The Age of Exploration, part two

Christopher Columbus knew that the world is round. So did all the other educated Europeans of his time. More than a thousand years earlier, Greek mathematicians in the Roman Empire had demonstrated the shape of the world and had also measured its size quite accurately by comparing the length of shadows in different cities at high noon. Sailors five hundred years ago knew that the world is round. They did not fear falling off the edge of the world; they feared a journey that would take them so far from land that they would run out of drinkable water and edible food. A ship had only so much room for basic supplies; they had to stop and renew food and water regularly to keep the sailors alive. Traveling from Europe to Asia across the ocean, given the knowledge and abilities they had then, meant death from dehydration and starvation.

But Columbus thought the trip was manageable. He thought that Asia was bigger than it is. He also thought that the world is not round like a sphere (as it is), he suggested that it is round like an egg, bigger from top to bottom than from side to side. For one thing, Columbus argued, God the Creator would not have wasted so much of the earth’s surface on empty ocean.

Queen Isabella and King Ferdinand of Spain funded Columbus’ search for a shortcut to Asia. Columbus, of course, happened upon islands in the Caribbean Sea. Based on his calculations, he figured that he had missed Japan and China and reached the islands between China and India, those that today make up the country called Indonesia. Therefore, he called the Taino residents of the Caribbean islands “Indians,” and the name stuck. Other mapmakers distinguished the Asian islands from the Caribbean islands by calling them, respectively, the East Indes and West Indes.

Columbus never admitted, in writing, that he had made a mistake and discovered lands previously unknown to Europeans. He made four voyages across the Atlantic Ocean, insisting that he was visiting
Asia each time. Other Europeans quickly realized what Columbus had found. In 1494, two years after Columbus’ initial voyage, the governments of Spain and Portugal signed a treaty drawing a line between the land Spain could explore and colonize and the land Portugal could explore and colonize. The line was later extended across the Pacific to circle the Earth. In theory, the Treaty of Tordesillas gave Spain the right to claim the New World, or western hemisphere, while Portugal had similar rights in Asia and the south Pacific. But, because the terms of the treaty were not carefully researched, Portugal ended up getting a part of South America, and Spain ended up getting Pacific islands near Europe. This is why Brazilians speak Portuguese and Filipinos speak Spanish.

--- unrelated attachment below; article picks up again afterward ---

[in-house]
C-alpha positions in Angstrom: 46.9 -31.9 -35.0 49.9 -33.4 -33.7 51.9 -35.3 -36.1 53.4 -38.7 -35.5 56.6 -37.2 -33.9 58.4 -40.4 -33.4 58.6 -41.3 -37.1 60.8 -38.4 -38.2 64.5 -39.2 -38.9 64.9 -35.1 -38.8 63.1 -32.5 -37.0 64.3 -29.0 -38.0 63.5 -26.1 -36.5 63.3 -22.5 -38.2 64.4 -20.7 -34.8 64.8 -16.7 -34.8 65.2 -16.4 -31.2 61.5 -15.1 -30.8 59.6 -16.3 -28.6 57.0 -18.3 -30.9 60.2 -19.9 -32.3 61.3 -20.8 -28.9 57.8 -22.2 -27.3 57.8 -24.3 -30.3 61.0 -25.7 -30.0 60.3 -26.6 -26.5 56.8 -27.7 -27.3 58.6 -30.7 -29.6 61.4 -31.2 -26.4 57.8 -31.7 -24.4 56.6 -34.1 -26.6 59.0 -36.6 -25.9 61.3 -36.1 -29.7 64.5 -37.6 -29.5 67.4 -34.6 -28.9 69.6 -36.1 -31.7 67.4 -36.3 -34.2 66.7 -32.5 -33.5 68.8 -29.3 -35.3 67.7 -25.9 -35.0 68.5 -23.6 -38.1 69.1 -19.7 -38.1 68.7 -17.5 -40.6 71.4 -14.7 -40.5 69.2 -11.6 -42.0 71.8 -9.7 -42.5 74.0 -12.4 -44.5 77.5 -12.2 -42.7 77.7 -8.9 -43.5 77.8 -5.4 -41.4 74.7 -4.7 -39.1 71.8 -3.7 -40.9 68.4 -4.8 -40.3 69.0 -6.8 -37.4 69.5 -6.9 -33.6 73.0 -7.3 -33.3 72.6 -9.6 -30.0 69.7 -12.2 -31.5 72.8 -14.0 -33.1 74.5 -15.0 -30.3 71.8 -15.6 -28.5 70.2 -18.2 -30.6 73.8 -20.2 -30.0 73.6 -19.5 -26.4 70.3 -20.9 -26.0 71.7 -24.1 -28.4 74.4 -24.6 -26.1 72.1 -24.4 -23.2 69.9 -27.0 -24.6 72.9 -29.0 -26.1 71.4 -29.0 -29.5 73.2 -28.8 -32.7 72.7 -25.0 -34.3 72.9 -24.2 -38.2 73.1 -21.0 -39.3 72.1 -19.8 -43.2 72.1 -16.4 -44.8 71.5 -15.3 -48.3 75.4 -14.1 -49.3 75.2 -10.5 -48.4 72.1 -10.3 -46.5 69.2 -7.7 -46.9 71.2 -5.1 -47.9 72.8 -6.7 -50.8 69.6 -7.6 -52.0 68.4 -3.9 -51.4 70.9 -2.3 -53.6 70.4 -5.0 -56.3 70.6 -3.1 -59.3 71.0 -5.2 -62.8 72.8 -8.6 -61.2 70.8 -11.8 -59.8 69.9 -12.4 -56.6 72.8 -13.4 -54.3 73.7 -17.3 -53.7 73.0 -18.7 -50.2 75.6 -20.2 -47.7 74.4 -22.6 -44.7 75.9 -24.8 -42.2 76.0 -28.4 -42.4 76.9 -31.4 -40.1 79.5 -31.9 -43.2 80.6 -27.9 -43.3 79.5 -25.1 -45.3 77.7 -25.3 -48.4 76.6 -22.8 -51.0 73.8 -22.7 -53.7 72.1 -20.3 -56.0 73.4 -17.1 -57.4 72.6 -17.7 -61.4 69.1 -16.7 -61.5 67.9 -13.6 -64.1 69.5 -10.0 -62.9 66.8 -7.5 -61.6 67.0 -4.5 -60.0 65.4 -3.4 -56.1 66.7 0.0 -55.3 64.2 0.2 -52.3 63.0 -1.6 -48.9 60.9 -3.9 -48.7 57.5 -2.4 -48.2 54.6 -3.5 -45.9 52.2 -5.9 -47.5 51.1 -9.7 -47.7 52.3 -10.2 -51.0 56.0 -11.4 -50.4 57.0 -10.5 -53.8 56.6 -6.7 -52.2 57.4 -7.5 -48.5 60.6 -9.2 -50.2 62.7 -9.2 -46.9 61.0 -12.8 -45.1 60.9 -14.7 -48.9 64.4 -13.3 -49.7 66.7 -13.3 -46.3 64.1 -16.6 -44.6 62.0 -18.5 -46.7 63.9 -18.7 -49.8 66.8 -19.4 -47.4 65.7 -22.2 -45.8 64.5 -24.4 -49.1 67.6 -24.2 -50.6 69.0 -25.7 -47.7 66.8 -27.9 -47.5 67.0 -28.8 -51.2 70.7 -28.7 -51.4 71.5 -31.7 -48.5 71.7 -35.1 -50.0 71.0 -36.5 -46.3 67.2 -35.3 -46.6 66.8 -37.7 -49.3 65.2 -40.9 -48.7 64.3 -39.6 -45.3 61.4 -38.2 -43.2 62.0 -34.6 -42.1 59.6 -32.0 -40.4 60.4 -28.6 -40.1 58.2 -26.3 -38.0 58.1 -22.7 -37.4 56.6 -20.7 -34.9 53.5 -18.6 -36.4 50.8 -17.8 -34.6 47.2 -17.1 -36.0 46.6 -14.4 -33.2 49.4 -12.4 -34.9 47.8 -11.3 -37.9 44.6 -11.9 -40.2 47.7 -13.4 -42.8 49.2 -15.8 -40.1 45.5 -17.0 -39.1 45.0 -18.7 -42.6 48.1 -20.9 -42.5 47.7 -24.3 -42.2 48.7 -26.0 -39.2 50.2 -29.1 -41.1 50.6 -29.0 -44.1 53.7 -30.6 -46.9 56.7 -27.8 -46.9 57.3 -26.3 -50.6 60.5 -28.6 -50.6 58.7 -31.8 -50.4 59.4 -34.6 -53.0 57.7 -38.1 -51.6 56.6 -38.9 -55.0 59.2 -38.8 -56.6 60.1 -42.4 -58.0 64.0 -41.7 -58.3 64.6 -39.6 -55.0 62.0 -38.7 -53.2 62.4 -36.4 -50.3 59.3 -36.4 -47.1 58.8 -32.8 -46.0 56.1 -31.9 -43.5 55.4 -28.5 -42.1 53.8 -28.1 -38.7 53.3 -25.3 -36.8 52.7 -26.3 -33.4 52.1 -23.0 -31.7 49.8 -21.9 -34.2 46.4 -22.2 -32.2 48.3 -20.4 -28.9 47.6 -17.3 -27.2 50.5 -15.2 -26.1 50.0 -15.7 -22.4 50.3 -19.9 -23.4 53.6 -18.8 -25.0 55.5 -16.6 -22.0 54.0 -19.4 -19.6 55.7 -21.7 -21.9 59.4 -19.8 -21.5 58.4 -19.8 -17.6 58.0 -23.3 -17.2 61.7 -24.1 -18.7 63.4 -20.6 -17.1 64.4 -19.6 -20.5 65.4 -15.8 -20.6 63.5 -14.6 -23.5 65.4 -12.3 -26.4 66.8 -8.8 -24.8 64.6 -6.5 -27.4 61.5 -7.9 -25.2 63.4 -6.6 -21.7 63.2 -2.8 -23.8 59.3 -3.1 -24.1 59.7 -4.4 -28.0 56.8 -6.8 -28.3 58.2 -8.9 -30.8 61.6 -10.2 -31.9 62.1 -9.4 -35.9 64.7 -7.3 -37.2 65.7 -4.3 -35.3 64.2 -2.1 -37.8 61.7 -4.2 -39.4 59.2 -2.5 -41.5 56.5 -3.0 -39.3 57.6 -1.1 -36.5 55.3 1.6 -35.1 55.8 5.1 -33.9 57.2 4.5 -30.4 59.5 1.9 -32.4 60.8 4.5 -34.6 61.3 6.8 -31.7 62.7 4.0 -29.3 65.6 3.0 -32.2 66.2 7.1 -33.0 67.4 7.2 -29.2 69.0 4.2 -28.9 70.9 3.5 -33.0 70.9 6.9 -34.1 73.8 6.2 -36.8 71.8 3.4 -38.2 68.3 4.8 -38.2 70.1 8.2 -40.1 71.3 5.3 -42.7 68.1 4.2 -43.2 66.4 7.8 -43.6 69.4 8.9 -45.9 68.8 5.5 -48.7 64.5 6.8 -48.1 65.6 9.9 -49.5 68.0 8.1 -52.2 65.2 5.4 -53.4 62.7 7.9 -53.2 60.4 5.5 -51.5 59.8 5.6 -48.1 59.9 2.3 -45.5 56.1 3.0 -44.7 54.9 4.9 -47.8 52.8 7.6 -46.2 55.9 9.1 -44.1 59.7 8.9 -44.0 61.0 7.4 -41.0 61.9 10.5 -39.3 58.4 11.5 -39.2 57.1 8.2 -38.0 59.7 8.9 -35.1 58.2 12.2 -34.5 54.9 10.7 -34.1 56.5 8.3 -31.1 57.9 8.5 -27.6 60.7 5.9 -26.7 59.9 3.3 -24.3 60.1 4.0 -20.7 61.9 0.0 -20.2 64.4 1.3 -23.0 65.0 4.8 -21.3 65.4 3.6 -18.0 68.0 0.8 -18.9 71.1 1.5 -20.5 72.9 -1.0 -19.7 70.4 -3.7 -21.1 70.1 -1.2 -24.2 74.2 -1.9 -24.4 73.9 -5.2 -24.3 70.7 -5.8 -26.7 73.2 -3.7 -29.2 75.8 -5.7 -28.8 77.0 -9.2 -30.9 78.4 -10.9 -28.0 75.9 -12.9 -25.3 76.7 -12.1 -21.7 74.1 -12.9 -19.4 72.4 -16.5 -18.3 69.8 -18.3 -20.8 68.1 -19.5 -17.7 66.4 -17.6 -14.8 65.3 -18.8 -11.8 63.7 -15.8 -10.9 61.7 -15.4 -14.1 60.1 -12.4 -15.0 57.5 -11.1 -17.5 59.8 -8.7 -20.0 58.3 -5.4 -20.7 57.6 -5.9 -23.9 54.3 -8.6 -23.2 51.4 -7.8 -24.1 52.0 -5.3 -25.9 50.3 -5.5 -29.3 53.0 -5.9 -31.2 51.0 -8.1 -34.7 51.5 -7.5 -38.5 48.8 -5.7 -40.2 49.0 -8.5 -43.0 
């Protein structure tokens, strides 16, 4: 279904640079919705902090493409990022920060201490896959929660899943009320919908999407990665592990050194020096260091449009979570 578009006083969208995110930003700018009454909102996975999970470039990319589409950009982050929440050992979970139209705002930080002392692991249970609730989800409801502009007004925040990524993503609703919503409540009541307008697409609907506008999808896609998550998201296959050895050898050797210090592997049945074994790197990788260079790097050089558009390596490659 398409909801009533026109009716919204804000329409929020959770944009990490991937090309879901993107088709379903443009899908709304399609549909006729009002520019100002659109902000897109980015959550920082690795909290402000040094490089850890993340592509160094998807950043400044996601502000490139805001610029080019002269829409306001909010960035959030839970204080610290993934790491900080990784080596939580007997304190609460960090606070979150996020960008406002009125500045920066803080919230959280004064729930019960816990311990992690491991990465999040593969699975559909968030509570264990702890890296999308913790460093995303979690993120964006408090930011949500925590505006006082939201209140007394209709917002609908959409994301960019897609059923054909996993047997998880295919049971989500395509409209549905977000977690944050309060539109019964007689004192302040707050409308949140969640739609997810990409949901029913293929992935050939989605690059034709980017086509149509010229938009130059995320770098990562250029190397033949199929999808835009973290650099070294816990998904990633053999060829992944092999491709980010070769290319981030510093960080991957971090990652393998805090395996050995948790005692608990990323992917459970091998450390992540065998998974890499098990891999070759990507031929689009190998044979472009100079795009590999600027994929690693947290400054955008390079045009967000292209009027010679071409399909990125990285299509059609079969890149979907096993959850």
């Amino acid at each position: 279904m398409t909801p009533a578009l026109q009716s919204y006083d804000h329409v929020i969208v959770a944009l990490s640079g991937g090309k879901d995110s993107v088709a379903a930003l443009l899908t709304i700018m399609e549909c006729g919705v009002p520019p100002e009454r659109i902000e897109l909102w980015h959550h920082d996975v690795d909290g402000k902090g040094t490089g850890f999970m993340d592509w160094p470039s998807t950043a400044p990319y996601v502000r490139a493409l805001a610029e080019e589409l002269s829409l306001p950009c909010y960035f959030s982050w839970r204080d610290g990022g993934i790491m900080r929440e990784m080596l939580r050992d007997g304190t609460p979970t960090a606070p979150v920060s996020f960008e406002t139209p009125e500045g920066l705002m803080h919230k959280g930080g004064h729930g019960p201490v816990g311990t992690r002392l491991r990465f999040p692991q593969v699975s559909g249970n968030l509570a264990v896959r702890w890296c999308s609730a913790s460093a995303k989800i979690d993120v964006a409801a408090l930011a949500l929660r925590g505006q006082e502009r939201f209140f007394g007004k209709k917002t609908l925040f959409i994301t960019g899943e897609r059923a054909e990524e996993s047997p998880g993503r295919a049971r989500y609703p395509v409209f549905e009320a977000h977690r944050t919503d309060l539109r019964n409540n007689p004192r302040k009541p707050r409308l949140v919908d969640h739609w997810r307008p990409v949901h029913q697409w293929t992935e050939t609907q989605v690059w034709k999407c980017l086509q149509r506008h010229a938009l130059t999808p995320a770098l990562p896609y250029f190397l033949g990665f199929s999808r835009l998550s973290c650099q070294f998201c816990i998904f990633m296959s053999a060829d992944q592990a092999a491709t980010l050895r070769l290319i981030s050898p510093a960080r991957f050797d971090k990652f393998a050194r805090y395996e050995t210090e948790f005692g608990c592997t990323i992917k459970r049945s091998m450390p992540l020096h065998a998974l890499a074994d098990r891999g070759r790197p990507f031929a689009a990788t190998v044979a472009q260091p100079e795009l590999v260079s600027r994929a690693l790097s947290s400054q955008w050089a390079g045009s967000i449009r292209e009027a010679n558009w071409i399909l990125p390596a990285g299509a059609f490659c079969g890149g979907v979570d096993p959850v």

Only Spain and Portugal signed the treaty. They both financed further voyages of discovery, but England and France and the Netherlands also sent out explorers, claiming parts of North America and the Caribbean, as well as lands in Asia and the Pacific. Sometimes, the “colonies” were mere trading posts, places where merchants interacted with the local inhabitants. Sometimes they were full-out invasions, taking over land from earlier inhabitants. Attitudes toward the original dwellers of the New World varied wildly—some treating them as animals to be exploited, while others considered them equal beings with full human rights. The former attitude is mentioned more often today and is rightly condemned. But many of the explorers, colonists, and missionaries who traveled to these distant lands valued the inhabitants of those lands as fellow human beings who deserved respect, consideration, and any benefits that European civilization could offer.

European exploration increased the development of what recently has been labeled “Globalization.” Already, the Silk Roads linked multiple nations and cultures in Asia, Africa, and Europe. Similar trade patterns linked many cultures in the western hemisphere. Even in the Pacific, occasional voyages connected people of southern Asia, the Indonesian islands, Australia, and New Zealand with further distant cultures from Hawaii to Easter Island—possibly even to the western shores of South America. New connections made the exchange of salable products—and of people, ideas, and diseases—more prevalent, as the many nations of the world grew closer and more dependent upon one another. J.